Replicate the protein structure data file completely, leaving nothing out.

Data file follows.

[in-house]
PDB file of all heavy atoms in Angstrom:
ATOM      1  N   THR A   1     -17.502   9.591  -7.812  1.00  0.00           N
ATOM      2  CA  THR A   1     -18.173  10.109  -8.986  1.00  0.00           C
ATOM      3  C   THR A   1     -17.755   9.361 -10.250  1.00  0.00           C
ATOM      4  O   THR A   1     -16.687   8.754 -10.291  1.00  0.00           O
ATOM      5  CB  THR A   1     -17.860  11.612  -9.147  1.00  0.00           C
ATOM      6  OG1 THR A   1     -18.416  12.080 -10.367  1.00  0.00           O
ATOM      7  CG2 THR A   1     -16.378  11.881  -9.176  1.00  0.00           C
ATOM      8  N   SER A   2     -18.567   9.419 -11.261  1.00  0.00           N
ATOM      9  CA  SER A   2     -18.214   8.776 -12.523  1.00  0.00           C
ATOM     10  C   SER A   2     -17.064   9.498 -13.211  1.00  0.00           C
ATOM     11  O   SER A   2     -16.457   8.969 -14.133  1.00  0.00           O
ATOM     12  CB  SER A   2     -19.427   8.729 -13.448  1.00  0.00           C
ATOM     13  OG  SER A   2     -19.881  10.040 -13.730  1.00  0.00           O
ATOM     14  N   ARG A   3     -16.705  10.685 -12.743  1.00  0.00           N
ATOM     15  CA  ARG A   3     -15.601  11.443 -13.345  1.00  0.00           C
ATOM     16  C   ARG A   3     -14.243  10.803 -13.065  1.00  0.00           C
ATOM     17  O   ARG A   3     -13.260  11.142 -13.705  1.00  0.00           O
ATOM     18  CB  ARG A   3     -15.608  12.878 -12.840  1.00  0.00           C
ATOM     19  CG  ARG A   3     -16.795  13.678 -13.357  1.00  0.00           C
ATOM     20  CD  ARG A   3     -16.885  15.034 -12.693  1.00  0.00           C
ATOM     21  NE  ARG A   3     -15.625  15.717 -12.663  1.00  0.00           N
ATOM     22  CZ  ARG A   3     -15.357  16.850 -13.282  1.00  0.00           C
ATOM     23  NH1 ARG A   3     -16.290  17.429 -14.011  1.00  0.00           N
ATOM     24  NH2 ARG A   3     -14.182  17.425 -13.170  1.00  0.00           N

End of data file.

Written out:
[in-house]
PDB file of all heavy atoms in Angstrom:
ATOM      1  N   THR A   1     -17.502   9.591  -7.812  1.00  0.00           N
ATOM      2  CA  THR A   1     -18.173  10.109  -8.986  1.00  0.00           C
ATOM      3  C   THR A   1     -17.755   9.361 -10.250  1.00  0.00           C
ATOM      4  O   THR A   1     -16.687   8.754 -10.291  1.00  0.00           O
ATOM      5  CB  THR A   1     -17.860  11.612  -9.147  1.00  0.00           C
ATOM      6  OG1 THR A   1     -18.416  12.080 -10.367  1.00  0.00           O
ATOM      7  CG2 THR A   1     -16.378  11.881  -9.176  1.00  0.00           C
ATOM      8  N   SER A   2     -18.567   9.419 -11.261  1.00  0.00           N
ATOM      9  CA  SER A   2     -18.214   8.776 -12.523  1.00  0.00           C
ATOM     10  C   SER A   2     -17.064   9.498 -13.211  1.00  0.00           C
ATOM     11  O   SER A   2     -16.457   8.969 -14.133  1.00  0.00           O
ATOM     12  CB  SER A   2     -19.427   8.729 -13.448  1.00  0.00           C
ATOM     13  OG  SER A   2     -19.881  10.040 -13.730  1.00  0.00           O
ATOM     14  N   ARG A   3     -16.705  10.685 -12.743  1.00  0.00           N
ATOM     15  CA  ARG A   3     -15.601  11.443 -13.345  1.00  0.00           C
ATOM     16  C   ARG A   3     -14.243  10.803 -13.065  1.00  0.00           C
ATOM     17  O   ARG A   3     -13.260  11.142 -13.705  1.00  0.00           O
ATOM     18  CB  ARG A   3     -15.608  12.878 -12.840  1.00  0.00           C
ATOM     19  CG  ARG A   3     -16.795  13.678 -13.357  1.00  0.00           C
ATOM     20  CD  ARG A   3     -16.885  15.034 -12.693  1.00  0.00           C
ATOM     21  NE  ARG A   3     -15.625  15.717 -12.663  1.00  0.00           N
ATOM     22  CZ  ARG A   3     -15.357  16.850 -13.282  1.00  0.00           C
ATOM     23  NH1 ARG A   3     -16.290  17.429 -14.011  1.00  0.00           N
ATOM     24  NH2 ARG A   3     -14.182  17.425 -13.170  1.00  0.00           N